CATOOSA, Okla. – The Justice and Interior Departments today completed the first in a series of national level training courses, “Criminal Jurisdiction in Indian Country” (CJIC), designed to strengthen the ability of tribal and local law enforcement to participate in the investigation and enforcement of federal crimes in Indian country and fulfill a key training requirement under the Tribal Law and Order Act of 2010 (TLOA).
Thirty-five class participants representing seven tribes from the surrounding region and one county sheriff’s office took part in the three-day CJIC training, which began on Monday. Topics included training in federal Indian law criminal jurisdiction, how to best serve sexual assault and domestic violence victims, as well as the investigation and enforcement of drug and firearm offenses.
The course, taught by the Justice Department’s National Indian Country Training Coordinator with Assistant U.S. Attorneys, fulfills one of the requirements for participating officers to receive a Special Law Enforcement Commission (SLEC) from the Bureau of Indian Affairs.
“The special law enforcement commission gives tribal police the ability to investigate and make arrests in federal cases,” said Leslie A. Hagen, National Indian Country Training Coordinator for the Justice Department’s Executive Office for U.S. Attorneys. “This authority, and the protections that go along with it, helps build the capacity of tribal law enforcement to keep their communities safe and strengthens federal and tribal partnerships for public safety.”
“TLOA paves the road for more tribal and federal collaboration to address federal crimes in Indian Country,” said Darren Cruzan, Deputy Director of the BIA’s Office of Justice Services. “Pivotal trainings like the SLEC demonstrate this administration’s commitment to strengthening the capabilities and partnerships of tribal and local law enforcement to fight crime across jurisdictional lines.”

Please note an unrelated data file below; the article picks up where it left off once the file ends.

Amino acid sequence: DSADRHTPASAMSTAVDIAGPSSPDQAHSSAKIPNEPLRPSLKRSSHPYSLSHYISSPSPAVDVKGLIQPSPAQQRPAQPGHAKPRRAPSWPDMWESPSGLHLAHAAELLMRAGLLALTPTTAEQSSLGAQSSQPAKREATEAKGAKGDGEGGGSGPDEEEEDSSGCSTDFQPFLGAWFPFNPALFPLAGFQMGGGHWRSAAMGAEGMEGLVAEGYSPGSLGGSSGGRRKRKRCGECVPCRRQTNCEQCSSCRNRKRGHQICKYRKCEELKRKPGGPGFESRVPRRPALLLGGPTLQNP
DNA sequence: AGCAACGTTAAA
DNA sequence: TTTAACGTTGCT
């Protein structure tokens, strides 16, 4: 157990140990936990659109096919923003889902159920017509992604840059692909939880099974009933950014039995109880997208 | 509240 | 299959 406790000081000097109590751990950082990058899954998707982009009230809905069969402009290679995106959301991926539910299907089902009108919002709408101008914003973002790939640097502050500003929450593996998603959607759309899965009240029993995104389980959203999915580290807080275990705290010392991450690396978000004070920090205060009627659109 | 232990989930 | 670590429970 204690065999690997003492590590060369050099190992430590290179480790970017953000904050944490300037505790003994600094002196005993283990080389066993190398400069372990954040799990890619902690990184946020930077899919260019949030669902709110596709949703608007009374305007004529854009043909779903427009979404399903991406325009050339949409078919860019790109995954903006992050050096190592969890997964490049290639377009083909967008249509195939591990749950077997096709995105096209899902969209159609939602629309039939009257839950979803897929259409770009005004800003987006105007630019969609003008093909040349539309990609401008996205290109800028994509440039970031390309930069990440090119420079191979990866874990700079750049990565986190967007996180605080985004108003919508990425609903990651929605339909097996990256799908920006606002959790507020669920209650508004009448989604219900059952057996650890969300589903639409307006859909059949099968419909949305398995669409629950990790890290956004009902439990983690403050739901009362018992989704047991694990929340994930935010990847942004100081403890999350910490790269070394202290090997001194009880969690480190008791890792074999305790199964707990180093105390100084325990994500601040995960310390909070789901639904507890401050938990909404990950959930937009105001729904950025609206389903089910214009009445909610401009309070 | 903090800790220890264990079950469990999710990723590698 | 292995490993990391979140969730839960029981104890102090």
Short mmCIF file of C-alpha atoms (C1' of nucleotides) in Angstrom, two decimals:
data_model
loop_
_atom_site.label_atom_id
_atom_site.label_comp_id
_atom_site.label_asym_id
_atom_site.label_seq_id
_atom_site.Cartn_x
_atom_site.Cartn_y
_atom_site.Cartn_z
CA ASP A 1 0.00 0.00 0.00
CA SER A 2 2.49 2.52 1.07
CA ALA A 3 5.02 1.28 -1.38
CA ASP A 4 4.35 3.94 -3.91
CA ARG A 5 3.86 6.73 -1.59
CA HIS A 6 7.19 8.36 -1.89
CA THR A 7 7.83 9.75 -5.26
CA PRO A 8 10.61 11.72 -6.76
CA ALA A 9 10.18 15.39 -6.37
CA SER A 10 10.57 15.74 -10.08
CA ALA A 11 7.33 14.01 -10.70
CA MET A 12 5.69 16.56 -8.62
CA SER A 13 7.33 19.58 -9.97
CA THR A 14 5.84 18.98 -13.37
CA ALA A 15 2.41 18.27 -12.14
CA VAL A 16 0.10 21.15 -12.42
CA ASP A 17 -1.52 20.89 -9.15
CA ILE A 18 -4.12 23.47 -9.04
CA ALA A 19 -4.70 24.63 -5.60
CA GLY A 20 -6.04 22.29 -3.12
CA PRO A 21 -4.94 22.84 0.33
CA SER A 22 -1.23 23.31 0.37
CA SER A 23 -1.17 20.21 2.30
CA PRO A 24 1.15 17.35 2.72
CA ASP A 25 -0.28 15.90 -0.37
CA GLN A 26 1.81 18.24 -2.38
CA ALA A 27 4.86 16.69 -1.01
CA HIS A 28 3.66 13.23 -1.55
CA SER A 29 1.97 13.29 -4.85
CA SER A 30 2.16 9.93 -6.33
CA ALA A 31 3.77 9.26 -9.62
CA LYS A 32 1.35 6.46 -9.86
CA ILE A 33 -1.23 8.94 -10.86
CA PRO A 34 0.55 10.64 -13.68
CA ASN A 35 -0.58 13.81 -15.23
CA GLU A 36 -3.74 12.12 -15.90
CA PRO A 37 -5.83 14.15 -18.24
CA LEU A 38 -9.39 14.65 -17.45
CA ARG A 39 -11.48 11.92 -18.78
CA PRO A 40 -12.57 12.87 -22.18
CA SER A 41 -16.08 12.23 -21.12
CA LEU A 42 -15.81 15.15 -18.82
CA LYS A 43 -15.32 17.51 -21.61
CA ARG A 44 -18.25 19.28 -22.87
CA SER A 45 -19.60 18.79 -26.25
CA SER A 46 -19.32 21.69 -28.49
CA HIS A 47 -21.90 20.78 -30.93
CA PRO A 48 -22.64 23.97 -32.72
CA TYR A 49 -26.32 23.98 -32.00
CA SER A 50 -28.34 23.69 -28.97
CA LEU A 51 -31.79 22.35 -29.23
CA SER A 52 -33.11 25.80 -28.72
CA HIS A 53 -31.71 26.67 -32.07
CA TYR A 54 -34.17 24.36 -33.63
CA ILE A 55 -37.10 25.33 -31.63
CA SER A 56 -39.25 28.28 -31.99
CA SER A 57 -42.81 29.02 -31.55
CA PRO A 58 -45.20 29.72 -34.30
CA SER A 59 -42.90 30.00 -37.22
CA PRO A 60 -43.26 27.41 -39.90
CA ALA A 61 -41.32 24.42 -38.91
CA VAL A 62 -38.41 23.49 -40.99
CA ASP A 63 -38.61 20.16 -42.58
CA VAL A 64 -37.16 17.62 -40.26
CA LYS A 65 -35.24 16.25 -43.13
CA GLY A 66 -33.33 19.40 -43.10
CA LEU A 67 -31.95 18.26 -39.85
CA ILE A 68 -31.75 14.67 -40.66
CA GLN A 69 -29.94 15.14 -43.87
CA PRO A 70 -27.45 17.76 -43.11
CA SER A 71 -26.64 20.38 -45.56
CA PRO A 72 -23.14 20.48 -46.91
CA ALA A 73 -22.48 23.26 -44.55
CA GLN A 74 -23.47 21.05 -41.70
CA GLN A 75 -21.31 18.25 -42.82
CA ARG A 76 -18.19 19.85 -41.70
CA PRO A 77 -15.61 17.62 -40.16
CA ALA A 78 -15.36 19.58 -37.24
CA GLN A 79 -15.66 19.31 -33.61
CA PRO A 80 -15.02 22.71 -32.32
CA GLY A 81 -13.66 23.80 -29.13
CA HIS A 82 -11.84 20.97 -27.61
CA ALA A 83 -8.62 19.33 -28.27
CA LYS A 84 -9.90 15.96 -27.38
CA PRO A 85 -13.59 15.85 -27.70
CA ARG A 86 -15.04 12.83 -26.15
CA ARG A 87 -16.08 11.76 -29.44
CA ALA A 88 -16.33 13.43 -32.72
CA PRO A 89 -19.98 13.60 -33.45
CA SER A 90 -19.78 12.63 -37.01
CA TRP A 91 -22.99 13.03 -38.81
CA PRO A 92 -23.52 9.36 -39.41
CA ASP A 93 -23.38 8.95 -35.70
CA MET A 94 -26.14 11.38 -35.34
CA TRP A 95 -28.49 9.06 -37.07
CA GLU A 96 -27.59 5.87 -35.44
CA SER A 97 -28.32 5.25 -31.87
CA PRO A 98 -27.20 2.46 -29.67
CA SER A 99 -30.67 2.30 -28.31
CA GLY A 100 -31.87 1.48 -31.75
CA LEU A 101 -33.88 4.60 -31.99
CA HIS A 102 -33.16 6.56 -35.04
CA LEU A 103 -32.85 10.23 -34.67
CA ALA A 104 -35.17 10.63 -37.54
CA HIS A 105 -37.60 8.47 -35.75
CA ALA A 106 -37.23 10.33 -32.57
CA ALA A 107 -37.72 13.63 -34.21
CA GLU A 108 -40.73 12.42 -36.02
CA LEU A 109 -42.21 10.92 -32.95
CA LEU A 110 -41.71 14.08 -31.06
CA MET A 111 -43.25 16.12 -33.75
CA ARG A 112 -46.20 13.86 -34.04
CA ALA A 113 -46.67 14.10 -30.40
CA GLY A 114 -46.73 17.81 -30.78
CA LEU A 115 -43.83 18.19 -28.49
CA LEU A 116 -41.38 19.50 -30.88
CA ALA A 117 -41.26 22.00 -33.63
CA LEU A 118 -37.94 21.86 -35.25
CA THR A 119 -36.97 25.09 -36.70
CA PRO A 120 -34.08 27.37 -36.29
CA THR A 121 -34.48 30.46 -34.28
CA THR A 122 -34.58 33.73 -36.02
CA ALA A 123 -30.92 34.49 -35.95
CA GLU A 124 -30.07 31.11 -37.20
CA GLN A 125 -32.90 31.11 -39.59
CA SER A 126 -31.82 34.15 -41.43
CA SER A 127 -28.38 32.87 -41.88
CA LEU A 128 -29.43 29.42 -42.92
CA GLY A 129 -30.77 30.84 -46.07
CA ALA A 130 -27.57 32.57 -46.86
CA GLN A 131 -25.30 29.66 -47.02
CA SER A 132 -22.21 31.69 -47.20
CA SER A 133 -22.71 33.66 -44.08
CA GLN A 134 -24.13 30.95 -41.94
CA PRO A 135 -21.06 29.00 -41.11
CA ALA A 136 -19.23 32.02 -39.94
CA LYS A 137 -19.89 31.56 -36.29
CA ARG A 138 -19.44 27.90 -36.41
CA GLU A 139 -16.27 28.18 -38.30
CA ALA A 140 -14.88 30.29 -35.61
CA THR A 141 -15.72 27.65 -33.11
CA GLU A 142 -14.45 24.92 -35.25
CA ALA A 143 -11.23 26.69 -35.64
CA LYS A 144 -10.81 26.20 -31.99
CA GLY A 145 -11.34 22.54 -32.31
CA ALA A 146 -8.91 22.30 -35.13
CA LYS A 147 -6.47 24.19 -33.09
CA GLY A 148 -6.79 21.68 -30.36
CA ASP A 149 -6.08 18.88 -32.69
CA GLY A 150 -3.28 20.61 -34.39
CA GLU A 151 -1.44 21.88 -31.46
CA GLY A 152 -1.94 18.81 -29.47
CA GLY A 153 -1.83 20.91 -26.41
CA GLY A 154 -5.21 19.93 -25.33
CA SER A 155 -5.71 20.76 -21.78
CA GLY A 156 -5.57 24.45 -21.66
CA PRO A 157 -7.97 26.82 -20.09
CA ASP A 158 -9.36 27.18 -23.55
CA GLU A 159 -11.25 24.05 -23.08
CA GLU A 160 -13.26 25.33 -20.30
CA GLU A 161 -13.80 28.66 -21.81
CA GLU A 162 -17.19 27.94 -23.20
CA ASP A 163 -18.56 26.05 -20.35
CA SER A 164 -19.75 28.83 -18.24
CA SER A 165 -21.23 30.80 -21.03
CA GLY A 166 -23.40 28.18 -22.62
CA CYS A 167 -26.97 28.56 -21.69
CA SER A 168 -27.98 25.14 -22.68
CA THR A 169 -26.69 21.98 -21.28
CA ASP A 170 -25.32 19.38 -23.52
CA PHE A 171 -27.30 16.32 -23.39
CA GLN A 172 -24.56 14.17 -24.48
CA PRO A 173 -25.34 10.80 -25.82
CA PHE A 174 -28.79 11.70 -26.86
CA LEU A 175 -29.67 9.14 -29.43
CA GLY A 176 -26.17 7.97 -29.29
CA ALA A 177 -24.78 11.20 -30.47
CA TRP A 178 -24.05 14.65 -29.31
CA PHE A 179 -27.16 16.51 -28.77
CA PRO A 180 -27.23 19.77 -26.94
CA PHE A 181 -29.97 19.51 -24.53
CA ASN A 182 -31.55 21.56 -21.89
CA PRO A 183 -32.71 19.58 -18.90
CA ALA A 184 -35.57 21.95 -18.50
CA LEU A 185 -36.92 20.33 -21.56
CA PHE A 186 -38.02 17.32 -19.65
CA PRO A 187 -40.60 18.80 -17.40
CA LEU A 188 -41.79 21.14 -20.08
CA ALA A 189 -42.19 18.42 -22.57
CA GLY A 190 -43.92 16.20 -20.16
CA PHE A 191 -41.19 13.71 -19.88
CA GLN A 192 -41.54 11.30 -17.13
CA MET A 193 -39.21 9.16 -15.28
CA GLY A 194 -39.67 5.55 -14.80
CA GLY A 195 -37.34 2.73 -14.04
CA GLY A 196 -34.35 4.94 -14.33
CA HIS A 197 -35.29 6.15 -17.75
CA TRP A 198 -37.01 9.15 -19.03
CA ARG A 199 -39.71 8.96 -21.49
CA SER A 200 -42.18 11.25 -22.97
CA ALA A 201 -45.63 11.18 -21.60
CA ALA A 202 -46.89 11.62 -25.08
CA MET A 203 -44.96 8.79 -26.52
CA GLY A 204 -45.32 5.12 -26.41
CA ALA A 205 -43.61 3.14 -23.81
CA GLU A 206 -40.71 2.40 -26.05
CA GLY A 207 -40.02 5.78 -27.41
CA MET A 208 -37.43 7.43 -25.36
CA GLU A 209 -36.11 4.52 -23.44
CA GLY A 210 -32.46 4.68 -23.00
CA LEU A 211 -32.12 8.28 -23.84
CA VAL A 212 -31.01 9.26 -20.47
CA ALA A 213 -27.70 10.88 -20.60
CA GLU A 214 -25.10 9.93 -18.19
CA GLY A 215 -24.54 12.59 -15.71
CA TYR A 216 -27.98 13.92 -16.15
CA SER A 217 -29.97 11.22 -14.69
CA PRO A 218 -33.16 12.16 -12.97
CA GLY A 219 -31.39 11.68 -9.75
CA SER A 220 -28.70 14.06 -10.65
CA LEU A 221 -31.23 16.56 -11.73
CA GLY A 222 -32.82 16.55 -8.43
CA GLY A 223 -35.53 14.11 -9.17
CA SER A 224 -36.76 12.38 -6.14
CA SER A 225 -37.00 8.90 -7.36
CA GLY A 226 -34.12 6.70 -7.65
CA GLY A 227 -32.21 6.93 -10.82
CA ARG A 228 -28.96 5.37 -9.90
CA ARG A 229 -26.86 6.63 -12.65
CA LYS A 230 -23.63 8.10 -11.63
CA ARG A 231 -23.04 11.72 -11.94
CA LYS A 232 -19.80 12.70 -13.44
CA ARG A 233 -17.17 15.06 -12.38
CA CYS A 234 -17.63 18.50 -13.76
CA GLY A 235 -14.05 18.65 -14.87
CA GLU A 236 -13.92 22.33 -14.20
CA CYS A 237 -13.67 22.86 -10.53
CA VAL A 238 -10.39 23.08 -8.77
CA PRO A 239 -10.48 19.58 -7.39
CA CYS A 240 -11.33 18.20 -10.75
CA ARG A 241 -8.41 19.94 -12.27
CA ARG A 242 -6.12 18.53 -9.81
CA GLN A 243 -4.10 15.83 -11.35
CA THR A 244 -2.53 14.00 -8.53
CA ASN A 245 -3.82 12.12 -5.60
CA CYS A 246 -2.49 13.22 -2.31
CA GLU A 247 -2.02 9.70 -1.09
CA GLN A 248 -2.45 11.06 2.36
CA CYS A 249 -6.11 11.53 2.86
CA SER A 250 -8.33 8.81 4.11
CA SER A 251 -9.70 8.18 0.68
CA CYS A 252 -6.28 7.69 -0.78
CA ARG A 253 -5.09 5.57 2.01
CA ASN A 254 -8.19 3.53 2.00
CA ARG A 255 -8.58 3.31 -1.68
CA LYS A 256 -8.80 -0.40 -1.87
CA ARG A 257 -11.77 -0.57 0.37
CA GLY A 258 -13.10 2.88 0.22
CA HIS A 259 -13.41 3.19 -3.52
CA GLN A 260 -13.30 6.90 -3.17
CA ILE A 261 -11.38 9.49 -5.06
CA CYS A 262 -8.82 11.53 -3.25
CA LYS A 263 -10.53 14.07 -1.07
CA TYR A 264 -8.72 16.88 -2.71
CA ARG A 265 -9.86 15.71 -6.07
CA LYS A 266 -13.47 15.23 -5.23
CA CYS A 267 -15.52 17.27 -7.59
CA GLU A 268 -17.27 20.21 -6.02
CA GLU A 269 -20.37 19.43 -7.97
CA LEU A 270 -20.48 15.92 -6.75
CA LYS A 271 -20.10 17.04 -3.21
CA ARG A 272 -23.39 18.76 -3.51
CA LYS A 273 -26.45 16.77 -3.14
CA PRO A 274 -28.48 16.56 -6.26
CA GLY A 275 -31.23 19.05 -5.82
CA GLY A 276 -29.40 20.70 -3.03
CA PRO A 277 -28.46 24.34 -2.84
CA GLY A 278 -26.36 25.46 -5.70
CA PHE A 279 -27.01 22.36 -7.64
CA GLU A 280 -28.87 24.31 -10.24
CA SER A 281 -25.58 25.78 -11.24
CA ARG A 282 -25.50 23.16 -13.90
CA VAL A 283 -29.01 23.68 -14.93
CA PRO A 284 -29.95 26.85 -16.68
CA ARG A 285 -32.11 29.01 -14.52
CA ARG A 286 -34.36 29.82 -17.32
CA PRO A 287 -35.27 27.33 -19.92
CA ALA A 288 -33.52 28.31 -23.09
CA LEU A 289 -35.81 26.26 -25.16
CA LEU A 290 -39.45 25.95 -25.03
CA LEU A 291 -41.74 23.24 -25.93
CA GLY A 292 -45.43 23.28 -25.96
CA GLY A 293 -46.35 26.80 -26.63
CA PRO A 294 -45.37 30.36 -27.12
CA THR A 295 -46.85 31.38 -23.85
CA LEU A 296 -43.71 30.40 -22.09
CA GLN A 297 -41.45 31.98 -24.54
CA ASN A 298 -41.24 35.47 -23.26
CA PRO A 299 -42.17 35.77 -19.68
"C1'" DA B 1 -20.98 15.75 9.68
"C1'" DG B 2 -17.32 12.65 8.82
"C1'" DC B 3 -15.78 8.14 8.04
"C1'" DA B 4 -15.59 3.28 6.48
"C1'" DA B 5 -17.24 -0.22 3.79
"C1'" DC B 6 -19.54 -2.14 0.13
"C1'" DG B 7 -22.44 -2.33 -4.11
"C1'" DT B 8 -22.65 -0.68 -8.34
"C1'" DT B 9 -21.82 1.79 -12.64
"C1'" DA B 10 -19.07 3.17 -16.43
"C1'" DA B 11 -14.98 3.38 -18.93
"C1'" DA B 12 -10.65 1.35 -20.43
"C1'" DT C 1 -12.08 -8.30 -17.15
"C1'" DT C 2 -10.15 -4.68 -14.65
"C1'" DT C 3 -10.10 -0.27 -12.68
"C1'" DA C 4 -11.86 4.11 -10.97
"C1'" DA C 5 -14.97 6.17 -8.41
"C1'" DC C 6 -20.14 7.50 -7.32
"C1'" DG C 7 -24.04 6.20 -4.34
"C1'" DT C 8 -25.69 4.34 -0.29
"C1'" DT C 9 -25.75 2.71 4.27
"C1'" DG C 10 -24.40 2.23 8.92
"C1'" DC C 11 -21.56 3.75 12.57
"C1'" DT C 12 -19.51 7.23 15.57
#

An SLEC allows those officers to enforce federal criminal statutes and federal hunting and fishing regulations in Indian Country. With the passage of the TLOA, primary responsibility for delivery of CJIC training shifted to the Department of Justice. Over the last several years, U.S. Attorney’s Offices across the country have begun to host regionally-based CJIC training in addition to the sessions hosted by BIA at its training academy. While the SLEC is still issued by BIA, Section 213 of TLOA states that tribal liaison duties shall include providing technical assistance and training regarding evidence gathering techniques and strategies to address victim and witness protection and conducting training sessions and seminars to certify special law enforcement commissions to tribal justice officials and other individuals and entities responsible for responding to Indian country crimes.
The BIA and Justice Department officials have been working together over the past year to create a new U.S. Attorney Office-led CJIC training curriculum. The National Indian Country Training Coordinator, together with tribal liaisons and Assistant U.S. Attorneys Kerry Jacobson of the District of Wyoming, John Tuchi of the District of Arizona, Glynette Carson-McNabb of the District of New Mexico and Sarah Collins of the District of South Dakota, developed the CJIC curriculum and are also assisting with the training sessions.
Participants in this week’s training include: The Cherokee Nation Marshal Service, Quapaw Tribal Marshal Service, Comanche Nation Police Department, Wyandotte Nation Police Department, Eastern Shawnee Police Department, the Osage Nation Police Department, the Chickasaw Nation Lighthorse Police Department and the Delaware County Sheriff’s Office. In addition to this week’s training hosted by the Cherokee Nation in Oklahoma, future training is scheduled for April 4-6 at the Hopland Band of Pomo Indians in California. For more information on the national CJIC training program, contact Mark Decoteau, Deputy Chief of Training at the Indian Police Academy, at Mark.Decoteau@bia.gov.
This week’s training was also completed with the support and/or participation of the U.S. Attorney’s Offices in the Eastern, Western and Northern Districts of Oklahoma.
“We’re proud to host this first national training mandated by the Tribal Law and Order Act,” said Thomas Scott Woodward, U.S. Attorney for the Northern District of Oklahoma. “It is another excellent example of how the Departments of Justice and Interior are working more closely than ever with each other and with tribal governments to close jurisdictional gaps and strengthen the law enforcement partnerships that make communities safer.”